'Globalization', Democracy, and Social Change in the Americas|
AMST 263, LAST 250|
This course will examine various perspectives on the relationship between globalization and democray in Latin America and the Caribbean. Among the central questions we will try to answer are: What is the meaning of democracy when, in the context of a hierarchical global economic system, the ability of citizens of less developed or less powerful nation-states to determine the agenda of their nation-states is usurped by social actors (governments, international organizations, or multinational corporations) who are neither citizens nor accountable to the demos of those nation-states? And what are the limits of such practices on the ability of the citizens of the subordinate countries to effect social change to deal with social injustices and the inequalities between rich and poor countries, and rich and poor classes? We will consider these issues by looking at the three case studies.
||Gen Ed Area Dept:
|Course Format: Lecture/Discussion||Grading Mode: Graded|
||Prerequisites: SOC151 OR SOC152
||Fulfills a Major Requirement for: (LAST)
||Past Enrollment Probability: Not Available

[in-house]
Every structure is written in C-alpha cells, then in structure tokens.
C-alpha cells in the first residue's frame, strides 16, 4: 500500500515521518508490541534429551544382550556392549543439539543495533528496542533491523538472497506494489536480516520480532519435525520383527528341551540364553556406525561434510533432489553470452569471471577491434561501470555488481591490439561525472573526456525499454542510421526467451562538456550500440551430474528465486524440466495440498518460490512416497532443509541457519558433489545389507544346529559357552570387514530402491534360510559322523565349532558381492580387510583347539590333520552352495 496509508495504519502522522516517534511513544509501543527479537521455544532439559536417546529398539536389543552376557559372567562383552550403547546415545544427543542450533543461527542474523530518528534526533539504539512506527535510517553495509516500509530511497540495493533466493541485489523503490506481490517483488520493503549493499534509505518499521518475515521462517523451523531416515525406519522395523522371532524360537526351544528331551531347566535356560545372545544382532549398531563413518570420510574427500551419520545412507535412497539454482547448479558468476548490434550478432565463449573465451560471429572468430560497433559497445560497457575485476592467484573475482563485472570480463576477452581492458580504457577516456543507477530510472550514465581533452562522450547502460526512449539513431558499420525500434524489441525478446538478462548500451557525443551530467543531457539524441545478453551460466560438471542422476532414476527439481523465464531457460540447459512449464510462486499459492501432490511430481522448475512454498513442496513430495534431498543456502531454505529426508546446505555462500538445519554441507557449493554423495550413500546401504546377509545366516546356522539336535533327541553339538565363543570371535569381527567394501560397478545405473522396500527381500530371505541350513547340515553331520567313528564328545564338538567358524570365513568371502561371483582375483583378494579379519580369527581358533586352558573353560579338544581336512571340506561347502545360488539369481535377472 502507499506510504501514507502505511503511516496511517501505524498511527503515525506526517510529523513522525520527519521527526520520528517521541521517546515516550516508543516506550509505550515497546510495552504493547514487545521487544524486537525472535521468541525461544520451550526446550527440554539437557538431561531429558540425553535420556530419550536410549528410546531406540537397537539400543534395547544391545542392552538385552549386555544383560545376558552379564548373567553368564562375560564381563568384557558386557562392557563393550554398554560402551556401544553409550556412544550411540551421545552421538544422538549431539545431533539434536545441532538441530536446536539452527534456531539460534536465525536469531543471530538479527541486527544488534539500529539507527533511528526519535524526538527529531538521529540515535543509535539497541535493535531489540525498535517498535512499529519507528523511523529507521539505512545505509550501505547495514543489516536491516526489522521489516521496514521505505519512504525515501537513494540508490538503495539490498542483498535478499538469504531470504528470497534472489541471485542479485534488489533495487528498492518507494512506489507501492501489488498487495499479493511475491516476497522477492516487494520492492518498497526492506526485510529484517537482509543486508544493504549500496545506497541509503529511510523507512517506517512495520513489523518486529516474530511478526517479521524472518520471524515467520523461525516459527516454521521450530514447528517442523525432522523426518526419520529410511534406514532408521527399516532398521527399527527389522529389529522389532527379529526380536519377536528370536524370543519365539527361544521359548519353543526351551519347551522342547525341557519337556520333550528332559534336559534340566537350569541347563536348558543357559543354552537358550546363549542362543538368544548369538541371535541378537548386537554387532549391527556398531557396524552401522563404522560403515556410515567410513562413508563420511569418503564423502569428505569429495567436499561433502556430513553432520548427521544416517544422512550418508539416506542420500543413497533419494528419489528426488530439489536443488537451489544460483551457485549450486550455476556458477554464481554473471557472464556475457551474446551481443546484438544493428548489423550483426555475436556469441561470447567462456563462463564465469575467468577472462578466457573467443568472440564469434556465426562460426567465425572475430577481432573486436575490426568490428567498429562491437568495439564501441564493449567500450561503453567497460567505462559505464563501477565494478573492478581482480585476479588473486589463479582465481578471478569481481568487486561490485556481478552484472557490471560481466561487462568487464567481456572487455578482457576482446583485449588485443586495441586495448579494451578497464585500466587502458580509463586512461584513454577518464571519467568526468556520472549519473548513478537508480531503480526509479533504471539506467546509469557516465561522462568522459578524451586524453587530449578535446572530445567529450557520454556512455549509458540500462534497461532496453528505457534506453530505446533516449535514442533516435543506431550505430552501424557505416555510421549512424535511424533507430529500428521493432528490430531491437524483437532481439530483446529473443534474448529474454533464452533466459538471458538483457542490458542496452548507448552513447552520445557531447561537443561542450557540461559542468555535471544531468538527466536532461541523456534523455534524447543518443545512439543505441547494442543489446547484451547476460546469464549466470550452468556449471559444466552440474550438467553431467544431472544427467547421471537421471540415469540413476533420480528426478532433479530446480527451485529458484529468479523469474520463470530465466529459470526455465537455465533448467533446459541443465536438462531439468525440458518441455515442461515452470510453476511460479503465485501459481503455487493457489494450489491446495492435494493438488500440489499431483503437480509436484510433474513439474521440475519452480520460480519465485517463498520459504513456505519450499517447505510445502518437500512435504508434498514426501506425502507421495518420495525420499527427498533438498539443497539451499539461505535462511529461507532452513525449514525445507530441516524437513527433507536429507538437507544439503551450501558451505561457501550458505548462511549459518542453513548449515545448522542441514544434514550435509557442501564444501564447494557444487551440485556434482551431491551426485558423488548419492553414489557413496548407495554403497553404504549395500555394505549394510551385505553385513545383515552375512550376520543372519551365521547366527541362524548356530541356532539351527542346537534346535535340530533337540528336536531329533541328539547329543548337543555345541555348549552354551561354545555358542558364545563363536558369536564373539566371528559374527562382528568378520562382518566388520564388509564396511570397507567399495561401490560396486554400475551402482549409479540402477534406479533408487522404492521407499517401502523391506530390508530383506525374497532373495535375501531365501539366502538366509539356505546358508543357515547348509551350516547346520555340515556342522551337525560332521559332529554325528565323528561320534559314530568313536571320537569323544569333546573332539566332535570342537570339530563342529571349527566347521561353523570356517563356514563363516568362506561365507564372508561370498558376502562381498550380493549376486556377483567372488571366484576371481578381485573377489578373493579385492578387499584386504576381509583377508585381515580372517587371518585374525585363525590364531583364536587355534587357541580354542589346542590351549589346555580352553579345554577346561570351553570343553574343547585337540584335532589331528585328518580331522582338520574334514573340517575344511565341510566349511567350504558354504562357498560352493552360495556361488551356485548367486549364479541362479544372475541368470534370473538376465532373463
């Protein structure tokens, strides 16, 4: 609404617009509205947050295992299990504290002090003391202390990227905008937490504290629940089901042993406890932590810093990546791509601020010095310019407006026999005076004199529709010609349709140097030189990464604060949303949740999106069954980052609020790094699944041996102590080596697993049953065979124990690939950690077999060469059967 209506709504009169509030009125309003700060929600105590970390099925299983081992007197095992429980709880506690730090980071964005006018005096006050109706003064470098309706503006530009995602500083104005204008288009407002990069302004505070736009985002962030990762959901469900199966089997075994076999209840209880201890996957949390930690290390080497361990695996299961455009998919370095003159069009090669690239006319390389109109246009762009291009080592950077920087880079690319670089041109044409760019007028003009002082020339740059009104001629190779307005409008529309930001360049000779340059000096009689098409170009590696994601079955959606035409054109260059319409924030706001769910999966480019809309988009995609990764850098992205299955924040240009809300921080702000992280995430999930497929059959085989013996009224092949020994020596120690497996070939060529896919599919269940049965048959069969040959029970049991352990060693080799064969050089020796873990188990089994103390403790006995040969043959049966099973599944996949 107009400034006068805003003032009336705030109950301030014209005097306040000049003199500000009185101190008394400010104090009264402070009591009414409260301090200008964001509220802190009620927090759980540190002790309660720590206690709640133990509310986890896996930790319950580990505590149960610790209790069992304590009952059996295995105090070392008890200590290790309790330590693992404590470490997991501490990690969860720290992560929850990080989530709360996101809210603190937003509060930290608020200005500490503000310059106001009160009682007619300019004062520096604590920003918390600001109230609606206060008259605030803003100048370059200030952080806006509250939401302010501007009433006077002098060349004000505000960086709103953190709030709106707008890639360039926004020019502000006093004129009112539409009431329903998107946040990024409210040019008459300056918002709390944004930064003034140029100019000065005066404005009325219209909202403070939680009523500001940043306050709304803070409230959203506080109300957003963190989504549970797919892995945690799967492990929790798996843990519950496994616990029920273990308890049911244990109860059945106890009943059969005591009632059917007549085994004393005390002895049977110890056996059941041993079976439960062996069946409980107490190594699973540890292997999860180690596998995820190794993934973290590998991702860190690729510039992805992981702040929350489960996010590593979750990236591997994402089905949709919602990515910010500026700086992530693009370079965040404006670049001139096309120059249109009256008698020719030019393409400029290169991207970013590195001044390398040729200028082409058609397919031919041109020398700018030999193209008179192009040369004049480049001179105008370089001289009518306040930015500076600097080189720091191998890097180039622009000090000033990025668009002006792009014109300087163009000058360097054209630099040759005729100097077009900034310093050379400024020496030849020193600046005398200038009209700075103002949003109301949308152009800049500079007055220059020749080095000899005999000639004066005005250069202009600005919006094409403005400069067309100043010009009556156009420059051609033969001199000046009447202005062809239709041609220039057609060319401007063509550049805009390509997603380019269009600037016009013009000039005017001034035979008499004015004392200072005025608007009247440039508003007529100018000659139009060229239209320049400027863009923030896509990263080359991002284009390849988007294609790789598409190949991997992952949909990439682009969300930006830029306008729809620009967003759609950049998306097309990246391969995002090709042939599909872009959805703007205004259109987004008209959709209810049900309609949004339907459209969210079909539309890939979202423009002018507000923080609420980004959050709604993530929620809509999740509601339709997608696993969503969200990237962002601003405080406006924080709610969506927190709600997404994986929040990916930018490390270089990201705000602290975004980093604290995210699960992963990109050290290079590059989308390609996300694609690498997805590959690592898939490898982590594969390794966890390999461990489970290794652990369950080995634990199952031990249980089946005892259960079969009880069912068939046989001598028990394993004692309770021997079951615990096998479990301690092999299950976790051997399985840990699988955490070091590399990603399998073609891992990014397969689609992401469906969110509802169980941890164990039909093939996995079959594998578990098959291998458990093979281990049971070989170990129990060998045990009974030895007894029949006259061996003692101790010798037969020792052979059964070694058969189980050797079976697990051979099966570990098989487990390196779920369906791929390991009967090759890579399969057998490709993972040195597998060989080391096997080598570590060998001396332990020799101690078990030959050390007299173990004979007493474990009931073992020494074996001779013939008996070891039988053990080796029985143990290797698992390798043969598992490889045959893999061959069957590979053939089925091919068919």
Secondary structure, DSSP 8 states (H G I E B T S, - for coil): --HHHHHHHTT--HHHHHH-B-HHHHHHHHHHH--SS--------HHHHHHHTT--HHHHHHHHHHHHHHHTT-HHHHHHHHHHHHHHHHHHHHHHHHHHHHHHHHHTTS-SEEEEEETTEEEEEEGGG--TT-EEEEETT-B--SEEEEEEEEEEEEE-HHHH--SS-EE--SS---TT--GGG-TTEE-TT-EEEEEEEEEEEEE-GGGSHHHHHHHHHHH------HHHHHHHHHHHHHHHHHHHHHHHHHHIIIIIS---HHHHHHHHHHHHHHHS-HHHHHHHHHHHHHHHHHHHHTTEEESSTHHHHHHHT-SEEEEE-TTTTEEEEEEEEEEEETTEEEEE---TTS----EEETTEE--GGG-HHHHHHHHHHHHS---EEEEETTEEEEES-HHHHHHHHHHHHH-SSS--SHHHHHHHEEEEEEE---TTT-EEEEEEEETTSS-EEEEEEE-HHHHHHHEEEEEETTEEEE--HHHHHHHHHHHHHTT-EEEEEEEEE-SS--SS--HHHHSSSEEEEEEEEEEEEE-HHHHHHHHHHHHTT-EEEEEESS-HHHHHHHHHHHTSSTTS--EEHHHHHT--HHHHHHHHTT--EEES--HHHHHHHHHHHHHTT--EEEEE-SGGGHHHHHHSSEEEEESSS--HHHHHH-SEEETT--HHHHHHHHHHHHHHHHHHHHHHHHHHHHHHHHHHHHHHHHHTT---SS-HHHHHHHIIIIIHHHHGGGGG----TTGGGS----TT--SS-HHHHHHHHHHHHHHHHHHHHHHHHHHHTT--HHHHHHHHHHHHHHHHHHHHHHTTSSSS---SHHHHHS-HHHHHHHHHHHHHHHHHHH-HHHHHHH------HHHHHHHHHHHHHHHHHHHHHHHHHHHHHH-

|Major Readings: Wesleyan RJ Julia Bookstore
Selected readings by David Held, Juan Linz, Philippe Schmitter, Dietrich Rueschmeyer, Evelyne Huber Stephens, and John Stephens, Adam Przeworski, Guillermo O'Donnell, William Robinson, Thomas Pogge, Jurgen Habermas, Peter Evans, as well as readings on Haiti, Cuba, and Venezuela.
|Examinations and Assignments: |
Three 8 page take-home essays, or one take-home essay and a 12-15 page research paper.
|Instructor(s): Dupuy,Alex Times: ..T.R.. 09:00AM-10:20AM; Location: PAC421; |
|Total Enrollment Limit: 25||SR major: 5||JR major: 5|| || |
|Seats Available: 0||GRAD: X||SR non-major: 5||JR non-major: 5||SO: 5||FR: X|
|Drop/Add Enrollment Requests|
|Total Submitted Requests: 5||1st Ranked: 0||2nd Ranked: 0||3rd Ranked: 1||4th Ranked: 0||Unranked: 4|